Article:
This is Ron Salfen, “At The
Movies,” and here’s my commentary on a film opening today at The
Majestic Theater in
“Ramona and Beezus,” based on Beverly Cleary’s popular
children’s book series, features a cute little ten-year-old named Ramona
(Joey King, who’s perfect for the part) who thinks of herself as always
messing up and always getting into trouble, but really, she’s just a
good-hearted, playful kid with a great imagination and an independent
streak; traits that will serve
her well in life, but maybe not so much in elementary school.
Fortunately for her sense of well-being, she has a great home life:
doting Dad (John Corbett), patient Mom (Bridget Moynahan), and
roommate-big sis Beezus (Selena Gomez).
Beezus got her name from when Ramona was little and couldn’t
pronounce “Beatrice,” and it stuck.
Beezus is just starting to realize she’s a normal teenager who’s
interested in the boy down the street who was always just a friend.
But don’t worry, the most that will ever happen is that hesitant,
wondrous, trembling first kiss.
Ramona also has a friend from down the street who happens to be a
boy, but they just walk to school together every day.
Sometimes she has to watch her baby sister, Rebecca, and sometimes
she tries to help with dinner (usually disastrously), but mostly she just
plays inventively. When she’s
on the jungle gym at school, she imagines herself on a rickety swing bridge,
hanging over a great precipice. Her
Dad loses his job, and Mom has to go back to work, but as consolation her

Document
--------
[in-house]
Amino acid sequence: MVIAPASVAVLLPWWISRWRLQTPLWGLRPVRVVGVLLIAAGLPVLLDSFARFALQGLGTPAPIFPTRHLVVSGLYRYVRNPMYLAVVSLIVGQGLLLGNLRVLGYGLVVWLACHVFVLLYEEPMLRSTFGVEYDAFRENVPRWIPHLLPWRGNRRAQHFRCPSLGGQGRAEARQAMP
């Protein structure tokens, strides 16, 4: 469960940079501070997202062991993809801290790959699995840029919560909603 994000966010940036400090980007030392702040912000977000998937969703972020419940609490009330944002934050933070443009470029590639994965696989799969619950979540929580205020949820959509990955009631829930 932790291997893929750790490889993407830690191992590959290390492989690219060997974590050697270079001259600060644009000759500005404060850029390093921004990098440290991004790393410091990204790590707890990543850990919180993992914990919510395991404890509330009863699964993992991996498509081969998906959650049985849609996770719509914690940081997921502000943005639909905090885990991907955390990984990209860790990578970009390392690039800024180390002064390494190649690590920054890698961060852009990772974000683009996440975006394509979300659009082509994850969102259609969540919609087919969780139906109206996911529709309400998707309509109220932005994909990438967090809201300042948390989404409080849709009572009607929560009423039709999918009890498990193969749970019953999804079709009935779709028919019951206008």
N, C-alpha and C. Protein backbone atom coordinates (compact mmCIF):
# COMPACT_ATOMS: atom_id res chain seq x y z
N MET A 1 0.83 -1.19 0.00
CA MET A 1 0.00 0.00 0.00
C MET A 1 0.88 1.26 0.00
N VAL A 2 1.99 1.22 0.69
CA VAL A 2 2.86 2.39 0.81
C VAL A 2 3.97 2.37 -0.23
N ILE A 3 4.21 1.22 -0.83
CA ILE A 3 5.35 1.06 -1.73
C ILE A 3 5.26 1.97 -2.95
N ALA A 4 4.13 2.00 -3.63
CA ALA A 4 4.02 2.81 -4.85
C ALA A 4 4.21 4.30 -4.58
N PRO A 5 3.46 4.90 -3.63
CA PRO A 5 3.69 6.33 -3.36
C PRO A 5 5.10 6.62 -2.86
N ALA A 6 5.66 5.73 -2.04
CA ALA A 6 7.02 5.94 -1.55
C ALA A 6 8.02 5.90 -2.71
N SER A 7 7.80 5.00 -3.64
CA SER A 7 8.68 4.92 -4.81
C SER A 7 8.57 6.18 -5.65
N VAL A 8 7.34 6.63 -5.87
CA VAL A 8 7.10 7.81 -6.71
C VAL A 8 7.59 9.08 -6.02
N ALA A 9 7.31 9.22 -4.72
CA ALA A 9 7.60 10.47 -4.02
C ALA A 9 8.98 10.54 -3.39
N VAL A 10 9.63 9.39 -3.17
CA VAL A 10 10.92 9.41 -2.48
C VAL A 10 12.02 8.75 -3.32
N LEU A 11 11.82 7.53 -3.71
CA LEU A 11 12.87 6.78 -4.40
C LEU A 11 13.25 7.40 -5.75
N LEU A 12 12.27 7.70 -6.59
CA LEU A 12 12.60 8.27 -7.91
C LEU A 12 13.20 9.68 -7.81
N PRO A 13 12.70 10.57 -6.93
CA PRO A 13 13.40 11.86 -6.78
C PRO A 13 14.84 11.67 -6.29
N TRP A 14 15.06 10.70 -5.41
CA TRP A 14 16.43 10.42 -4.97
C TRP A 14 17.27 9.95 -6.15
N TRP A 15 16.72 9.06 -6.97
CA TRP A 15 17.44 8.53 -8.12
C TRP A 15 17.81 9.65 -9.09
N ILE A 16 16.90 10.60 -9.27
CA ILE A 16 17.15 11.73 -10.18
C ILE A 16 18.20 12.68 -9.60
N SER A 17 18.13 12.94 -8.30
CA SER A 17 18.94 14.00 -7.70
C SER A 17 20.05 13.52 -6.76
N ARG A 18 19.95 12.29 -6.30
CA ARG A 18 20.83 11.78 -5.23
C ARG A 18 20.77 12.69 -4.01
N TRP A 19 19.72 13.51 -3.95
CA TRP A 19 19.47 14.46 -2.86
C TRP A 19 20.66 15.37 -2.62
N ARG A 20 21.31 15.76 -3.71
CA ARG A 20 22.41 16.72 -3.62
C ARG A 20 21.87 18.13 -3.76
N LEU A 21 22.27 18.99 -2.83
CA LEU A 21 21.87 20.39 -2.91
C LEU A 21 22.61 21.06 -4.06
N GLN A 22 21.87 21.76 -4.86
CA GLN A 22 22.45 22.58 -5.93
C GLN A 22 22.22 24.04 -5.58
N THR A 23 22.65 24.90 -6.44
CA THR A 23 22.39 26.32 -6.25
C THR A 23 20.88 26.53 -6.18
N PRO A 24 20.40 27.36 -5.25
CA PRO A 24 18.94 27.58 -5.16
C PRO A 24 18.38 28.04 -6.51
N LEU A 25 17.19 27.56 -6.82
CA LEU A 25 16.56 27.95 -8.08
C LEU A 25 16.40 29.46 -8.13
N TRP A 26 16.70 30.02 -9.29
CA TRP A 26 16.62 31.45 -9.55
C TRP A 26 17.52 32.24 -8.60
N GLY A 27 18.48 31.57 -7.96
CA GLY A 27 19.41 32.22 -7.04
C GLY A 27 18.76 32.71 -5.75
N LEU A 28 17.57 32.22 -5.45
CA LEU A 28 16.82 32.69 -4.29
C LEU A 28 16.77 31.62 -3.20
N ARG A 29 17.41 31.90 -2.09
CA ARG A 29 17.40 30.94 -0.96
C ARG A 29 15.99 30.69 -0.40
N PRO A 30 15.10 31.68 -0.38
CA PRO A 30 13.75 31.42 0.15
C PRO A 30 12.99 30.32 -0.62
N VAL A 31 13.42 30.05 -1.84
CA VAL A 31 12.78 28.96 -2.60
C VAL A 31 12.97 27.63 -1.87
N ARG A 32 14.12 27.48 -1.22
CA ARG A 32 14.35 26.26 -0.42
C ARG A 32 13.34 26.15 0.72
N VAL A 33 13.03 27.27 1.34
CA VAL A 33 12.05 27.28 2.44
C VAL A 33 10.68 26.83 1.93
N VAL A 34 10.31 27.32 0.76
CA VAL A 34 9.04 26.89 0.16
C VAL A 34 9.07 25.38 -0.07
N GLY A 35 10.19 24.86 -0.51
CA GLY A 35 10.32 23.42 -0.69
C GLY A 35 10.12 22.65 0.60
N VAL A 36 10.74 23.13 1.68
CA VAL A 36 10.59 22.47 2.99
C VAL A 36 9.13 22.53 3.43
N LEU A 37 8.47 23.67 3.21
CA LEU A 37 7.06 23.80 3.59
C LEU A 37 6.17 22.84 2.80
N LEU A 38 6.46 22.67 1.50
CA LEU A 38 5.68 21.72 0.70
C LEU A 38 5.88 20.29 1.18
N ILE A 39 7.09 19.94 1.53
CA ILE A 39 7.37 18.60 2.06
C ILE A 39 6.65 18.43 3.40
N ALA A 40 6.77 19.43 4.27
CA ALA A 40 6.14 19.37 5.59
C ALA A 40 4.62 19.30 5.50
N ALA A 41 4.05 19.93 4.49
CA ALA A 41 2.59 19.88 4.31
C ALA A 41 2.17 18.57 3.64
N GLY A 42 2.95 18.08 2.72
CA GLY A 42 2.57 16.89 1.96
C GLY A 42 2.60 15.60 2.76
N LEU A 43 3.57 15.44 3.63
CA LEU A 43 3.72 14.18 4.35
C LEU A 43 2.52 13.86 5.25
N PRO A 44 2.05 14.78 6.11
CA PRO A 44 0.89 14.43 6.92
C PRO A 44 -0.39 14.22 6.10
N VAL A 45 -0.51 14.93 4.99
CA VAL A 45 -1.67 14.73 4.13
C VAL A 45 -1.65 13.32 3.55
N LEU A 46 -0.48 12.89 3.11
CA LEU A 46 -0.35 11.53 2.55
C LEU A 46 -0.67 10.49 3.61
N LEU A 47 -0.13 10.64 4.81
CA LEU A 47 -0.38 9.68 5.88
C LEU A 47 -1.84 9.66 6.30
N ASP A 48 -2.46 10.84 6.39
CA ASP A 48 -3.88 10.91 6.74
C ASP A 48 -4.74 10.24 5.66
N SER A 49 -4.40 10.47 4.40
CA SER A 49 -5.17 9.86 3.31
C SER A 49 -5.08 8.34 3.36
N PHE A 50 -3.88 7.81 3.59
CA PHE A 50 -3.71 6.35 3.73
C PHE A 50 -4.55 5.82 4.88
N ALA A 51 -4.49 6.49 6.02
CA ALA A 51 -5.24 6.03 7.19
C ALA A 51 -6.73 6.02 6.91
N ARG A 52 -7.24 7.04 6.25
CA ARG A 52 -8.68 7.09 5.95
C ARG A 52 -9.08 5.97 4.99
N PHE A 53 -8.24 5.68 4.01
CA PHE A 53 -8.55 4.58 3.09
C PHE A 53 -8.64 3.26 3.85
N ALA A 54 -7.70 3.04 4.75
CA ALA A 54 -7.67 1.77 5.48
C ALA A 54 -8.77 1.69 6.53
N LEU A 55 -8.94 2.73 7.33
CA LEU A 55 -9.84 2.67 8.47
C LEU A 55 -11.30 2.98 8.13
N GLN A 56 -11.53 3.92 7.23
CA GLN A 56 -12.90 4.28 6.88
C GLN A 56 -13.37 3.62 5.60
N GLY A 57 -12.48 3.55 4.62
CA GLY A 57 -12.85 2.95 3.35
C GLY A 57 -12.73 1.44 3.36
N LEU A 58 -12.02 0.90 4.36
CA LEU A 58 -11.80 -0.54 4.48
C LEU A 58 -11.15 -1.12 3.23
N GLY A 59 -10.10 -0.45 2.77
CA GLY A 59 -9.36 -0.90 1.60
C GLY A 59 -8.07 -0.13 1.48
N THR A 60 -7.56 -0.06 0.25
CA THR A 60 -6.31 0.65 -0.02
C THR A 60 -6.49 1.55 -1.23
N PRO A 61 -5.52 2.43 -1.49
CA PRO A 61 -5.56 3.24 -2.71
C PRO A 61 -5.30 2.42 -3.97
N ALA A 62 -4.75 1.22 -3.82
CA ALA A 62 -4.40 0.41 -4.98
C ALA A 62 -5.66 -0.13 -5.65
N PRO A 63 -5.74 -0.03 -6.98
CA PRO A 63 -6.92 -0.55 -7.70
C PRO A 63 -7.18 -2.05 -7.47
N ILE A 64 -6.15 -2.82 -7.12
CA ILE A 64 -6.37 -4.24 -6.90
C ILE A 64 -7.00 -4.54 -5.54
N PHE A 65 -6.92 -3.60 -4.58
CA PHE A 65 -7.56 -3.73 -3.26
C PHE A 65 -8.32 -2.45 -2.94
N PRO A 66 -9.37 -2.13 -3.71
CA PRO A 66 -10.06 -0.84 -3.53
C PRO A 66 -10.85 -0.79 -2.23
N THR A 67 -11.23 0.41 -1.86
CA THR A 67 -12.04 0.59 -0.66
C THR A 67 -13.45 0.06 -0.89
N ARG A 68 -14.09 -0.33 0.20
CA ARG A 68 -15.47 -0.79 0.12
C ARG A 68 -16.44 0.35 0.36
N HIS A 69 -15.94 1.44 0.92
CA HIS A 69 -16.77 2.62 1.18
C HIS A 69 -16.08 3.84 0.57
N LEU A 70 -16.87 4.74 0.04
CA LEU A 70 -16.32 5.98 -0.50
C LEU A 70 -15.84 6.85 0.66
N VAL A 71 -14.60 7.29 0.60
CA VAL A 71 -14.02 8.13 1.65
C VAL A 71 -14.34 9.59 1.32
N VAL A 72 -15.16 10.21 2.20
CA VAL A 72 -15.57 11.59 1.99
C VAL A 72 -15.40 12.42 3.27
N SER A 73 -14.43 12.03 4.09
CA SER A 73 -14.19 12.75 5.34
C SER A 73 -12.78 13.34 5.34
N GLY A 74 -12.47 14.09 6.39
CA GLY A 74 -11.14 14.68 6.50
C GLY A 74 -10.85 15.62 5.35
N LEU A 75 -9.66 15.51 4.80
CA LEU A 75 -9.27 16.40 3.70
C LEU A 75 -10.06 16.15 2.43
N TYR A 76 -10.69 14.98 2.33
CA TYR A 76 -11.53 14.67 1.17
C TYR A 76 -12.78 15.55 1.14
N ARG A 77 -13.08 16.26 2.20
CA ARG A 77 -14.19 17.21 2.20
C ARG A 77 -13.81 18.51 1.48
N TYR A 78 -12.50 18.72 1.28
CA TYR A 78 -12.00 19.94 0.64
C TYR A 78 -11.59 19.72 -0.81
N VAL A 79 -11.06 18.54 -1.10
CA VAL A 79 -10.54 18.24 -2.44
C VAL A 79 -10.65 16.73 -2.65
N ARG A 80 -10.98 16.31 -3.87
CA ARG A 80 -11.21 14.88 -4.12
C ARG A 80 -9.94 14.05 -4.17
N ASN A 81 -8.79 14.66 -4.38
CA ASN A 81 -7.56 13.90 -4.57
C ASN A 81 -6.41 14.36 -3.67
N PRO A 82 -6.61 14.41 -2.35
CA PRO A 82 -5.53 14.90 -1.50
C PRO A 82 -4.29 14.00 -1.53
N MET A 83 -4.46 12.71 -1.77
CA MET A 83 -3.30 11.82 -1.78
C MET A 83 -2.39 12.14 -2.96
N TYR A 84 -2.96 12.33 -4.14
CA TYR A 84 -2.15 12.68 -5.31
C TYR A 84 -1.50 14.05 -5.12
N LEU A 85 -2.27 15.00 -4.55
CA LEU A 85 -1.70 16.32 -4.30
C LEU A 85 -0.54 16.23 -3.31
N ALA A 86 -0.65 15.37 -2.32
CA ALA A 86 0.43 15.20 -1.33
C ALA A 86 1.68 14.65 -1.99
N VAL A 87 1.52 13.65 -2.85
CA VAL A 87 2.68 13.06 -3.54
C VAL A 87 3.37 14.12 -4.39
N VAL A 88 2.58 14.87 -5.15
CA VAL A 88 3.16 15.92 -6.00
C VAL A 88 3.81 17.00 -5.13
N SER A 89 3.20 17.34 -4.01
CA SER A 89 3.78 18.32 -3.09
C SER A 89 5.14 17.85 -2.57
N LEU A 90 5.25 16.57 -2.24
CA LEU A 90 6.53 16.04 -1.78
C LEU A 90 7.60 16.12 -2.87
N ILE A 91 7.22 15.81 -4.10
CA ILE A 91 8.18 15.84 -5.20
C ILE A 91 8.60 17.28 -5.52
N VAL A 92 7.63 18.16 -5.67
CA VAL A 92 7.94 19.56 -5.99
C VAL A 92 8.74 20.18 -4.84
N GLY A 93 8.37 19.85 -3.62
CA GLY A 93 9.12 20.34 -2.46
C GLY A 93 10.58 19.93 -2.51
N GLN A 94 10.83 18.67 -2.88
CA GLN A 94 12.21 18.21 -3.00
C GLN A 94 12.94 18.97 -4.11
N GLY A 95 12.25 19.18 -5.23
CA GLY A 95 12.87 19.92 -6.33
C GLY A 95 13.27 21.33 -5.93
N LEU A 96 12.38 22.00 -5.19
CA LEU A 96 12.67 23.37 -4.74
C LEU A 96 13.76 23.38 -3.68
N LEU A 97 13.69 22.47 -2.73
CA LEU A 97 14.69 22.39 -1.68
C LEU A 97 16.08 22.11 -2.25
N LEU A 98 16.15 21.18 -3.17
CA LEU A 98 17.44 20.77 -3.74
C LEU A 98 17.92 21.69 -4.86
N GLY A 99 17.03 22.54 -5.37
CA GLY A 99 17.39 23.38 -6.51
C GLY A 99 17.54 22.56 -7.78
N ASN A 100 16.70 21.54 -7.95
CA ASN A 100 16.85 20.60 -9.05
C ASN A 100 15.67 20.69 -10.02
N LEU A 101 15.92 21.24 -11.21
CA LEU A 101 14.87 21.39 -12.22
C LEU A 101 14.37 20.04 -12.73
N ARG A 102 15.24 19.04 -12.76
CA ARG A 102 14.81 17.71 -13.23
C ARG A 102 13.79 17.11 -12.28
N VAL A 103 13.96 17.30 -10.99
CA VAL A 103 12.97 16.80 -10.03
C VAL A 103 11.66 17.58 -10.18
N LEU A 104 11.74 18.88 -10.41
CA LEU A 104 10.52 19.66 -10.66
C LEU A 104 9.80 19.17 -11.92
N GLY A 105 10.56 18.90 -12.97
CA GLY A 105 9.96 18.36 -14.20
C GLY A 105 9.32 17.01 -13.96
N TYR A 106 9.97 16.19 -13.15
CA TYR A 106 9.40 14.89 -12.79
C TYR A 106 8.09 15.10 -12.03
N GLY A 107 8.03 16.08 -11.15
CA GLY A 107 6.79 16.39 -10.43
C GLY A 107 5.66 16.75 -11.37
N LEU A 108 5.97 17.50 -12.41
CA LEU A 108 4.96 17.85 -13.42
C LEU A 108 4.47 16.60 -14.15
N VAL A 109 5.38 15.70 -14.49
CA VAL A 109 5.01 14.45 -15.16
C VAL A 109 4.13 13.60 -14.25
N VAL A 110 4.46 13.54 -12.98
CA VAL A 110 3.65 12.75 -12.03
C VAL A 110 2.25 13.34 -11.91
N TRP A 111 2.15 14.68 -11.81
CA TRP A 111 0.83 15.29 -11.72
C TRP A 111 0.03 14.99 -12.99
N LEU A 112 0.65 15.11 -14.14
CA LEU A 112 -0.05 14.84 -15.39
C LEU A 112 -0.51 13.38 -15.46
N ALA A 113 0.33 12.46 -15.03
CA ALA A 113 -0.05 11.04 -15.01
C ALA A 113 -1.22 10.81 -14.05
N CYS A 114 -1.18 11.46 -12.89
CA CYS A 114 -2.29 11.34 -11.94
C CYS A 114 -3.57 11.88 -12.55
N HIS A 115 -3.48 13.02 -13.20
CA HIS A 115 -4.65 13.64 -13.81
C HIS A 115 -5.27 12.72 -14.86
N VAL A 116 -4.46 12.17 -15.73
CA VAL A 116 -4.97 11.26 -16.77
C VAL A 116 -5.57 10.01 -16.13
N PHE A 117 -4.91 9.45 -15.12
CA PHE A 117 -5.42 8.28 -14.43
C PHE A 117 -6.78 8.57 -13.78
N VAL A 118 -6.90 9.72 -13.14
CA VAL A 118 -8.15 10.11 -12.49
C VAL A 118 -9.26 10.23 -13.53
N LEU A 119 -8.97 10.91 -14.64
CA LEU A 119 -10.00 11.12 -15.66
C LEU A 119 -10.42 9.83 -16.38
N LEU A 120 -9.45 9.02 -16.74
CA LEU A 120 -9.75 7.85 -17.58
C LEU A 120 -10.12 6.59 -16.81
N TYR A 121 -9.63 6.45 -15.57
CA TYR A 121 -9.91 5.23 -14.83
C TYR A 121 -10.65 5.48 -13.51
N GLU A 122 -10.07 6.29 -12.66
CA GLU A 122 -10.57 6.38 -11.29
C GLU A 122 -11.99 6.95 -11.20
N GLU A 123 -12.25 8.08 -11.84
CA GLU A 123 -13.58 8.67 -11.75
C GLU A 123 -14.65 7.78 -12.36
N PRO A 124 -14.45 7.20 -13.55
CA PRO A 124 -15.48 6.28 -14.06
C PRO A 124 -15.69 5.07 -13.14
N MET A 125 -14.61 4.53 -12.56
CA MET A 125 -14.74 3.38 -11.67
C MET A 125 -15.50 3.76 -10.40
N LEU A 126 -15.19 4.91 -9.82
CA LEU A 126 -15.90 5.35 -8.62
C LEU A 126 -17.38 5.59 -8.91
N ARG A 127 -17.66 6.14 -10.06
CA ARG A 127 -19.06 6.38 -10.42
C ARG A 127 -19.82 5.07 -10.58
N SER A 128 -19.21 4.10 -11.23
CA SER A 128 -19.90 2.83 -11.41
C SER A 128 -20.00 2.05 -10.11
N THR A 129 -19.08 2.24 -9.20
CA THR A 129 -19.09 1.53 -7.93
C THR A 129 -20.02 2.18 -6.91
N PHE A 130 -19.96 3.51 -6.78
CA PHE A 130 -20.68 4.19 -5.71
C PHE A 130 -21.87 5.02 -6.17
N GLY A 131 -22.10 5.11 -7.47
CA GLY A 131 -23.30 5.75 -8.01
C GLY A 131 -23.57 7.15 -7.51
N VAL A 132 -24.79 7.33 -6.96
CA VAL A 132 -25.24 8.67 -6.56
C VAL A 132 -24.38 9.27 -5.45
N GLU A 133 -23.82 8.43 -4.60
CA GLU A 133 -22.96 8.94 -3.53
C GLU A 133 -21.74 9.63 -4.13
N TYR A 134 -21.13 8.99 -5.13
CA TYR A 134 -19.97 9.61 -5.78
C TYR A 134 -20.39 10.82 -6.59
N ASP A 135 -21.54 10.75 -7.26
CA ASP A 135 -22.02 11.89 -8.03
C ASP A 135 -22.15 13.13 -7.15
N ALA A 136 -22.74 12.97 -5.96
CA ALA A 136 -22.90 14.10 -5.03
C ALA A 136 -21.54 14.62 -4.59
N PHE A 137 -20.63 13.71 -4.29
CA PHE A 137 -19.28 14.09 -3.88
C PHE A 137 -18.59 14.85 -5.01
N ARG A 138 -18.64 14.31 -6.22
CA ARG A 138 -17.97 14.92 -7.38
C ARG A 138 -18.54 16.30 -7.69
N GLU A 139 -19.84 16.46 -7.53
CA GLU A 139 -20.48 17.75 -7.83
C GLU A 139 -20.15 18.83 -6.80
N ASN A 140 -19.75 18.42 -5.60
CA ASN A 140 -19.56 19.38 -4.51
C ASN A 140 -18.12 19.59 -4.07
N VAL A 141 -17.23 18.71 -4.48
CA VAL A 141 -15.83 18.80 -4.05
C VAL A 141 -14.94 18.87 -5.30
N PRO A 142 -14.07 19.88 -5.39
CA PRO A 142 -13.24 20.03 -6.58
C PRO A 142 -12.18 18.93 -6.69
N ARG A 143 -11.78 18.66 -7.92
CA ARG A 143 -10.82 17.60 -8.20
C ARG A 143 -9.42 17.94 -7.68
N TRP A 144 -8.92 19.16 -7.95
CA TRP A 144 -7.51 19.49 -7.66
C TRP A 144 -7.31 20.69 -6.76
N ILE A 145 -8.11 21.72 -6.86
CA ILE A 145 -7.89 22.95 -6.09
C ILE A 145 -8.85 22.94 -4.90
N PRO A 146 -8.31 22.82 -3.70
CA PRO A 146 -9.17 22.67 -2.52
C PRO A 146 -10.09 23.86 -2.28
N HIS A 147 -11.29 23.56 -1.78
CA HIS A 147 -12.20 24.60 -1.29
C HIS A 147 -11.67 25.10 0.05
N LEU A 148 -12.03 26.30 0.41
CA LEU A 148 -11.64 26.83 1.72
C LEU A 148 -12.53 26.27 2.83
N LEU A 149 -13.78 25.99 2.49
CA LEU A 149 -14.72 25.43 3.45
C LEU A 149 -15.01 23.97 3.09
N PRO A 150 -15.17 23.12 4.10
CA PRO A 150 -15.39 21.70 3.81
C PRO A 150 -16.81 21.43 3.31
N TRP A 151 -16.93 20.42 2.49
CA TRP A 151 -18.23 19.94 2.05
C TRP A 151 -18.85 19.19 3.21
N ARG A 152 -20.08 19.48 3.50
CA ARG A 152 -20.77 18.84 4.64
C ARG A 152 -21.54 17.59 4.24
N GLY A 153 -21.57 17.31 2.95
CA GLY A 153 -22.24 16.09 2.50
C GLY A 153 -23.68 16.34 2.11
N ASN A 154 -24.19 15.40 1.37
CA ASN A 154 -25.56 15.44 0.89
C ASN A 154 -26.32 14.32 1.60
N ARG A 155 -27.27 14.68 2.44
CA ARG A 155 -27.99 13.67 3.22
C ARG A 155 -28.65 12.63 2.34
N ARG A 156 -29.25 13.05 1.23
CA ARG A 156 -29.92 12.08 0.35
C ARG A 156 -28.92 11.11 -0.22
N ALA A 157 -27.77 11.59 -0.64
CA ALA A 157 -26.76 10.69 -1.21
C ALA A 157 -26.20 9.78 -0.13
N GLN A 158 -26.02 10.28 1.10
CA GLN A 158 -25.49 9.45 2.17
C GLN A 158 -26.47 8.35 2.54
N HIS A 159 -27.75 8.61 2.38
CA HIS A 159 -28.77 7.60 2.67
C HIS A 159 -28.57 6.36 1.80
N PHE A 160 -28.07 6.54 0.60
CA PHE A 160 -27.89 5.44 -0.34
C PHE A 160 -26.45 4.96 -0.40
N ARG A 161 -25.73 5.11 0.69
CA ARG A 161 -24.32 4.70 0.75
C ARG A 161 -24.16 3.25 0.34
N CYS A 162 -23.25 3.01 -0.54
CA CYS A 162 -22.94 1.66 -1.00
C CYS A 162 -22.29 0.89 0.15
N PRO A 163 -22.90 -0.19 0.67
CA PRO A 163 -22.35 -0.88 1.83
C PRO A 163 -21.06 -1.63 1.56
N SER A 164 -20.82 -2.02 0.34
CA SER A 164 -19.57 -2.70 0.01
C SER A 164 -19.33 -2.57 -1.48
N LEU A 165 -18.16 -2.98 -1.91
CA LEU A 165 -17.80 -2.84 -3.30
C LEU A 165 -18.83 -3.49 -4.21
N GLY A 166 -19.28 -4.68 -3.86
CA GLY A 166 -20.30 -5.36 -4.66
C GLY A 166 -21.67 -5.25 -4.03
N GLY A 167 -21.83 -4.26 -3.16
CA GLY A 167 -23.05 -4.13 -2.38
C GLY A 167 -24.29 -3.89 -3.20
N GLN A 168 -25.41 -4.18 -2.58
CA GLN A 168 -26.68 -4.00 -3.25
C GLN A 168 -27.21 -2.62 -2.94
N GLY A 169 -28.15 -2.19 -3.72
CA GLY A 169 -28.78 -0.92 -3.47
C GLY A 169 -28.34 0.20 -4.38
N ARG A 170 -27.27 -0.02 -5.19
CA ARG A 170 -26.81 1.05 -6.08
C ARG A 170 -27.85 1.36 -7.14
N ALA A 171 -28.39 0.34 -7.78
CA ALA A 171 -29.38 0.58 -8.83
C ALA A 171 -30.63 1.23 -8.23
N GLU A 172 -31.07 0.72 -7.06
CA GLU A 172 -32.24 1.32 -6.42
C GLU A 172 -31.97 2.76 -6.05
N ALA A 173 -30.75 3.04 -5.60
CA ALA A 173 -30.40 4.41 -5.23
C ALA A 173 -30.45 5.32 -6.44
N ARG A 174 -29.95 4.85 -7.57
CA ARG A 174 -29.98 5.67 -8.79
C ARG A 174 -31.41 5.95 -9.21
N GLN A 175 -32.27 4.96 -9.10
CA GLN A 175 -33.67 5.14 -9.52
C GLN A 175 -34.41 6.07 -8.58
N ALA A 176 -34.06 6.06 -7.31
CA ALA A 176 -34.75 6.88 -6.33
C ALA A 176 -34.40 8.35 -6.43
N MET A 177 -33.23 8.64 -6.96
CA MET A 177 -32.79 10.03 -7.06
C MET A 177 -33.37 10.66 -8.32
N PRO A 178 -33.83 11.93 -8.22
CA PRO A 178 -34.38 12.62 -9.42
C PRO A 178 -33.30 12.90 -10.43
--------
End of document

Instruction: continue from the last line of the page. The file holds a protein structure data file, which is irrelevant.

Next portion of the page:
Dad is now available to draw with her on her big mural project, and being
artistically creative is something they both enjoy doing together.
Another great person in her life is Aunt Bea (Ginnifer Goodwin), who
climbs the back yard tree with her and generally impresses on her that
she’s special, even though she’s the middle child.
Aunt Bea has become distracted with the return of her old high school
boyfriend from down the street, who’s suddenly re-appeared in the
Though the family has conflict, there are no invectives hurled across
the dinner table, and nobody’s really looking to hurt, insult, or injure
the others. We find ourselves
rooting for them because they are really trying to be a good family to each
other. Sure, it runs the danger
of being too sticky-syrupy-sweet, but they can throw in some drama, too,
like the family dog dying, and the indignity of not being able to afford
things that others have, and watching other prospective buyers troop through
the living room, inspecting your stuff like it’s only fit for secondhand
garage sales. Yes, Mom
and Dad even argue, at times, mostly about money, which feels pretty
realistic. But they never give
up on each other. And therein
lies the bedrock relational assurances that pluck the heartstrings of even
the most cynical and jaded critic.
This one is truly recommended for the whole family.
It’s awkward and self-conscious in places.
Sometimes it feels as hokey as an updated version of “Leave It To
Beaver.” But it overcomes all that with a lot of heart, and a little sense
This is Ron Salfen, “At The
Movies,” for 93.5 KICK-FM